Hosted by Morgan Freeman, Through the Wormhole will explore the deepest mysteries of existence - the questions that have puzzled mankind for eternity. What are we made of? What was there ...
See full summary »
To the average person it seems obvious that the universe must have an edge. Yet most cosmologists think that like a ball, or more likely a bagel, the universe has no end, other then a temporal one - ...
A users guide to the cosmos from the big bang to galaxies, stars, planets and moons. Where did it all come from and how does it all fit together. A primer for anyone who has ever looked up at the night sky and wondered.
This educational show explores many scientific questions and topics about the universe (Big Bang, the Sun, the planets, black holes, other galaxies, astrobiology etc.) through latest CGI, data and interviews with scientists.
Hosted by Morgan Freeman, Through the Wormhole will explore the deepest mysteries of existence - the questions that have puzzled mankind for eternity. What are we made of? What was there before the beginning? Are we really alone? Is there a creator? These questions have been pondered by the most exquisite minds of the human race. Now, science has evolved to the point where hard facts and evidence may be able to provide us with answers instead of philosophical theories. Through the Wormhole will bring together the brightest minds and best ideas from the very edges of science - Astrophysics, Astrobiology, Quantum Mechanics, String Theory, and more - to reveal the extraordinary truth of our Universe. Written by
I have seen both the first and second seasons of this excellent series. It explores topics ranging from eternal life to multiple dimensions, with host Morgan Freeman clearly both interested and knowledgeable in the topic he is discussing. The scientists who appear throughout the show are a mix of the current leaders and some of the up-and-comers in quantum theory and astrophysics.
The common thread running through virtually every episode is the Theory of Quantum Mechanics, and this series will be all the more interesting to you if you have some idea of how modern science works. A Scientific Theory is not a "guess," an "assumption," or a "belief." Theories are based on hard evidence, and are put to the test every day by a world full of scientists who would love to prove one of the big ones wrong. Keep in mind that Gravity is still only a Theory because we can only observe its effects on other things; you still can't see it or directly measure it, even with our high technology.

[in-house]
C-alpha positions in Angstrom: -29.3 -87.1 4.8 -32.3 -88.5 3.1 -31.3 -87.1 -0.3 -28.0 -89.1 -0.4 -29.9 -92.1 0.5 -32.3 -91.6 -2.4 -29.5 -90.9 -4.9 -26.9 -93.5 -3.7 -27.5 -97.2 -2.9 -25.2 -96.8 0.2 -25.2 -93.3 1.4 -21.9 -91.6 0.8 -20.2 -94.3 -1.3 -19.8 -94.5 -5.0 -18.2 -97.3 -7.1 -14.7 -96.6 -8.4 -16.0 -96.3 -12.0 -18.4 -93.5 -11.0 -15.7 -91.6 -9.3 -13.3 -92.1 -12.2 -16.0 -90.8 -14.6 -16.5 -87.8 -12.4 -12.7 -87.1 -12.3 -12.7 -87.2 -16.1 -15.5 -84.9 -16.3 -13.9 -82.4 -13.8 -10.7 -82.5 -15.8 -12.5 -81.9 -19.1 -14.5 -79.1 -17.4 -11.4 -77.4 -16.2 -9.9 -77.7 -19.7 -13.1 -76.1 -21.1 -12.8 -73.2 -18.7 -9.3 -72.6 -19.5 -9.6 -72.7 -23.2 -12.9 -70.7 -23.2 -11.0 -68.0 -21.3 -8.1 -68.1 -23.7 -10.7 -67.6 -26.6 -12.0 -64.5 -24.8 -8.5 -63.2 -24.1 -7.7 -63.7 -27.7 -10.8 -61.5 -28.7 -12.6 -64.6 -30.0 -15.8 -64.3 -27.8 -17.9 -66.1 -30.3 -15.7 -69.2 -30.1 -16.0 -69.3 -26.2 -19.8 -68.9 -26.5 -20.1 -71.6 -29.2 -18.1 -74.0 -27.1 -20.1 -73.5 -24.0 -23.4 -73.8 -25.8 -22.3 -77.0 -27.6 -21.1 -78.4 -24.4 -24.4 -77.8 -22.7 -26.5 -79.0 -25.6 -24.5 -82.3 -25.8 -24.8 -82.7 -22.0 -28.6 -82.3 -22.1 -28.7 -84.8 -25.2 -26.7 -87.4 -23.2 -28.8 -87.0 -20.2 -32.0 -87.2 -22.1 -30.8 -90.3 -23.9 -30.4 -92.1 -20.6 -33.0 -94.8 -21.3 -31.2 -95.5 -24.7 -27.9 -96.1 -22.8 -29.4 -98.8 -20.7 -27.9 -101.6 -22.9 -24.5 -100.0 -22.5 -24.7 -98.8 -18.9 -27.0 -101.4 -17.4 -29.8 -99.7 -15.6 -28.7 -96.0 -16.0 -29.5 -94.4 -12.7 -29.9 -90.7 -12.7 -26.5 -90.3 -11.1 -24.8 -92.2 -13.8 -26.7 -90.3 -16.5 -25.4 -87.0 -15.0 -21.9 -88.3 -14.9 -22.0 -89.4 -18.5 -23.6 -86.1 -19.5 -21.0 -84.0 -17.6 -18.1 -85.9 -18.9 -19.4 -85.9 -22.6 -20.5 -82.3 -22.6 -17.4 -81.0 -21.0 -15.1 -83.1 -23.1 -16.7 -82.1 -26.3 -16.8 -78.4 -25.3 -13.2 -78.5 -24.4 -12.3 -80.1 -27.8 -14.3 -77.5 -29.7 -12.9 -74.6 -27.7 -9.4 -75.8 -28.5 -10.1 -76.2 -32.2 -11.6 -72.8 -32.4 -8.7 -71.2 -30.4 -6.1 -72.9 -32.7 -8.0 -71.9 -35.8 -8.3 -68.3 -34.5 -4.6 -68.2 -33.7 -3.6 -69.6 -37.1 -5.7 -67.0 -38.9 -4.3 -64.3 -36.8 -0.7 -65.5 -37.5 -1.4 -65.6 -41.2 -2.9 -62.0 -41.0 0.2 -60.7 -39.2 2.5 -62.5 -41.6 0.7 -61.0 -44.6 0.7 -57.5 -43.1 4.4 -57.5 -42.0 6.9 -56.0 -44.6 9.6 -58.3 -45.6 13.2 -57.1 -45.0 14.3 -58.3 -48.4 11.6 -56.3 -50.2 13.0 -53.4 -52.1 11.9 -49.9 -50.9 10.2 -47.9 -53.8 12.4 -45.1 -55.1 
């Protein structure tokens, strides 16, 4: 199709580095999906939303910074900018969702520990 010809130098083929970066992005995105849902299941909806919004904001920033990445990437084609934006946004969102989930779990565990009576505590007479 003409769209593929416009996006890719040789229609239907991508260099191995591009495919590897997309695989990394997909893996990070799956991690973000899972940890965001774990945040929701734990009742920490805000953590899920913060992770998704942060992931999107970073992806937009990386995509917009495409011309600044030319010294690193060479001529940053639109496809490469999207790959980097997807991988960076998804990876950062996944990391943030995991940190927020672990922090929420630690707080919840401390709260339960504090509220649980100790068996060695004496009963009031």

Quantum mechanics is the dominant theory in modern science because it has been validated by every test thrown at it so far. What this series covers are those many tests and trials, as well as the ideas on the horizon, with each hour long episode dedicated to a particular deep philosophical question. Scientists with competing ideas are allowed to explain their work, and cover many of the new frontiers such as String Theory, Nanotechnology, Multidimensionality, the Multiverse, and even what Consciousness truly is.
Typically science documentaries made in America are not as good as those from the BBC, Europe, or Japan because American shows have to cater to a majority that sadly still fails to accept even evolution. Despite my reservations, Through The Wormhole is bar none the best science documentary series I have seen, as well as the most current in terms of the cutting-edge scientific community.
The production value is very high, with many stunning visual representations of the concepts being discussed. The video is HD and scenes are framed and shot more like a film than a standard television documentary. It even has its own original music rather than stock. They clearly went all out in making this the best it could be.
If you have an open and curious mind I can't think of a better series to recommend. This is a show for people who aren't afraid to ask the big questions, and who are willing to be left with even bigger ones after watching the series. Through the Wormhole will certainly broaden your horizons.
47 of 62 people found this review helpful.
Was this review helpful to you?